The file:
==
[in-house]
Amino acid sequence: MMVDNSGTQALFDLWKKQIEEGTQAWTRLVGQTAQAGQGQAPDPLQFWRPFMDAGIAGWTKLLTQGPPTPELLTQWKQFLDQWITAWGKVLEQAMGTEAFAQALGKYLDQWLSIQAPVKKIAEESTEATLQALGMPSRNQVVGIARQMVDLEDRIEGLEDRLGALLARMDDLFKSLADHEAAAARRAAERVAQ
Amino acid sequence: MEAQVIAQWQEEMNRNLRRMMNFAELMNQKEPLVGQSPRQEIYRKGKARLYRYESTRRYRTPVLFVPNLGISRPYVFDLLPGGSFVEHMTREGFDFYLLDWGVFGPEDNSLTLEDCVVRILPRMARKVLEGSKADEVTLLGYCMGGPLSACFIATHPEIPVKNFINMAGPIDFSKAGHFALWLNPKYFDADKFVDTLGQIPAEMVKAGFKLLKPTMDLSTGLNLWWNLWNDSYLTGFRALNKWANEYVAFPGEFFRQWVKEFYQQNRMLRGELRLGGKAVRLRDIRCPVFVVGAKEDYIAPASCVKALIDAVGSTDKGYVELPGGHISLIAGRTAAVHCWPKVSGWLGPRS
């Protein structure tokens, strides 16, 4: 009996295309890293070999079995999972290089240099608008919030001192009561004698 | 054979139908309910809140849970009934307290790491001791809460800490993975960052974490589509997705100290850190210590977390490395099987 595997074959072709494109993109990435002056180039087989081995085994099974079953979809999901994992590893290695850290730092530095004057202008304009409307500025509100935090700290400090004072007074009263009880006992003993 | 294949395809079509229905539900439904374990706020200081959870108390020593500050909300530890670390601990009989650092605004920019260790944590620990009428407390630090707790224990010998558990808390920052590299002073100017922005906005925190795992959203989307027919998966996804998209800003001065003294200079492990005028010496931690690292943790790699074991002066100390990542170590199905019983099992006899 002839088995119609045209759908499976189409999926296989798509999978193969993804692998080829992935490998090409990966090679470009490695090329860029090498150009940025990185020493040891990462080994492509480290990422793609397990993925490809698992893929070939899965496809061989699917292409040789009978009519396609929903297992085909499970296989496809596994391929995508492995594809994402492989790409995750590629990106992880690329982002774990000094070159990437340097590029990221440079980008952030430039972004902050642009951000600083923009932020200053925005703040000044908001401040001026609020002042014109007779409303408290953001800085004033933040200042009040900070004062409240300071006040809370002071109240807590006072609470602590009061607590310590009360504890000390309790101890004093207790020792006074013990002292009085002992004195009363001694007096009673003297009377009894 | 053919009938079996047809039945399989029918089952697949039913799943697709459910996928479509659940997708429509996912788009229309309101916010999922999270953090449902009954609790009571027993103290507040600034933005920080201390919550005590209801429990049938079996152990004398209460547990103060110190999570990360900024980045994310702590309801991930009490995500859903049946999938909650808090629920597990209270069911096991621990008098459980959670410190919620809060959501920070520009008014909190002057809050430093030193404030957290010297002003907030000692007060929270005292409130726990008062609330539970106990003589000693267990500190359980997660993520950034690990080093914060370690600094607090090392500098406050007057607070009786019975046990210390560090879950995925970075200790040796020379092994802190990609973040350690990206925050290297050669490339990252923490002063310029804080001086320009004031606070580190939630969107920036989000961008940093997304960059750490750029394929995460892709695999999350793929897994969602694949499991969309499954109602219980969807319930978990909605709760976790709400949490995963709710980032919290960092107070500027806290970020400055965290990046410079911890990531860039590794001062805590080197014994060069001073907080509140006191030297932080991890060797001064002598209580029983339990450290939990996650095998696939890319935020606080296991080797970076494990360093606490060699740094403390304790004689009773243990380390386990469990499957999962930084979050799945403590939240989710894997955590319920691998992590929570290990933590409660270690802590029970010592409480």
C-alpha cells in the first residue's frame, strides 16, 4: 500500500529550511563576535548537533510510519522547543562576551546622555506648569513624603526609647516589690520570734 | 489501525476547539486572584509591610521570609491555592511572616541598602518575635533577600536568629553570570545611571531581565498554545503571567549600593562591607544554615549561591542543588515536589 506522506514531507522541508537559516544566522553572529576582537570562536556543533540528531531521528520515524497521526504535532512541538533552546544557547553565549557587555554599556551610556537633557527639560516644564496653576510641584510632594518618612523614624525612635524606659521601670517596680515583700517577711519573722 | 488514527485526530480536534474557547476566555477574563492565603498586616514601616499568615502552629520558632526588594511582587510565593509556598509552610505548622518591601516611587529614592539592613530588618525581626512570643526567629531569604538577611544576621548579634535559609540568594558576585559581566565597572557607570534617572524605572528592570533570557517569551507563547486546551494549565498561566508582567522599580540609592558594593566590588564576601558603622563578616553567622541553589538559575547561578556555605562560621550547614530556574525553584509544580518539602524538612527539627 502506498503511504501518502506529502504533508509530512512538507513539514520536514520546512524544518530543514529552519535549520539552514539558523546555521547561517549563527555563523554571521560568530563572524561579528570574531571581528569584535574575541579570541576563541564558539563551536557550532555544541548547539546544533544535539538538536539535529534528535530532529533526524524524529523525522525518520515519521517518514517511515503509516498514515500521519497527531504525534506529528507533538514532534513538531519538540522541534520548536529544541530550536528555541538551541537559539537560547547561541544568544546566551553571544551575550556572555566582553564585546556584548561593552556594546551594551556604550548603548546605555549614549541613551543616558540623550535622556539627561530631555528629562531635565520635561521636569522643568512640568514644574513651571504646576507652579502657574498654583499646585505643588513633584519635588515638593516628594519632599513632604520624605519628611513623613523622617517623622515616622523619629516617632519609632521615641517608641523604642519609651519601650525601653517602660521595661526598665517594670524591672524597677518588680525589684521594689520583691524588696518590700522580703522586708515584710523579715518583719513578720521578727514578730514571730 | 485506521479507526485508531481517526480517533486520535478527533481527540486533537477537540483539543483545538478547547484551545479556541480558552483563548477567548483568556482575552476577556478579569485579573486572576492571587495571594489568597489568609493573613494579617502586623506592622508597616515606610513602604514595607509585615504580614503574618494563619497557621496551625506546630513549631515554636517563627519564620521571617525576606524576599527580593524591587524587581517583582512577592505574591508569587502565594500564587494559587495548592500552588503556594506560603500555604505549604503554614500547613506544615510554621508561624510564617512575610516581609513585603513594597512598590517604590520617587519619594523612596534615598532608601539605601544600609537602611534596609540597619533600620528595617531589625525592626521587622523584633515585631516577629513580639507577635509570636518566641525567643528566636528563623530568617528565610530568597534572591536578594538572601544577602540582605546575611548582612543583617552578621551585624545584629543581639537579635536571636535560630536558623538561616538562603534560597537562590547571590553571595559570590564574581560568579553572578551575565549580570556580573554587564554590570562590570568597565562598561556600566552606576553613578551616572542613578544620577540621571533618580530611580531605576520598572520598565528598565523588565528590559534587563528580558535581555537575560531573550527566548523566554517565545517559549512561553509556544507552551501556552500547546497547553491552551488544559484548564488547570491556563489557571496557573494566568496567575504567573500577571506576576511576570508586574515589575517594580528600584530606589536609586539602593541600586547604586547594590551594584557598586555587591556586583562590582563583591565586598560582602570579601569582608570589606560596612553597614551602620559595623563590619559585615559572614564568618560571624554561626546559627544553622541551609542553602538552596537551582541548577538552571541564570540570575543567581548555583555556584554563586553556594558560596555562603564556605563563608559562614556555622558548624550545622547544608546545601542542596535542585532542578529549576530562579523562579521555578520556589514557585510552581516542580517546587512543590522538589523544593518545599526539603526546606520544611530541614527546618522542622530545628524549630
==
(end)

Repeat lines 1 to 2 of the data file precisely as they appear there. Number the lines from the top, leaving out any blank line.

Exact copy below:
[in-house]
Amino acid sequence: MMVDNSGTQALFDLWKKQIEEGTQAWTRLVGQTAQAGQGQAPDPLQFWRPFMDAGIAGWTKLLTQGPPTPELLTQWKQFLDQWITAWGKVLEQAMGTEAFAQALGKYLDQWLSIQAPVKKIAEESTEATLQALGMPSRNQVVGIARQMVDLEDRIEGLEDRLGALLARMDDLFKSLADHEAAAARRAAERVAQ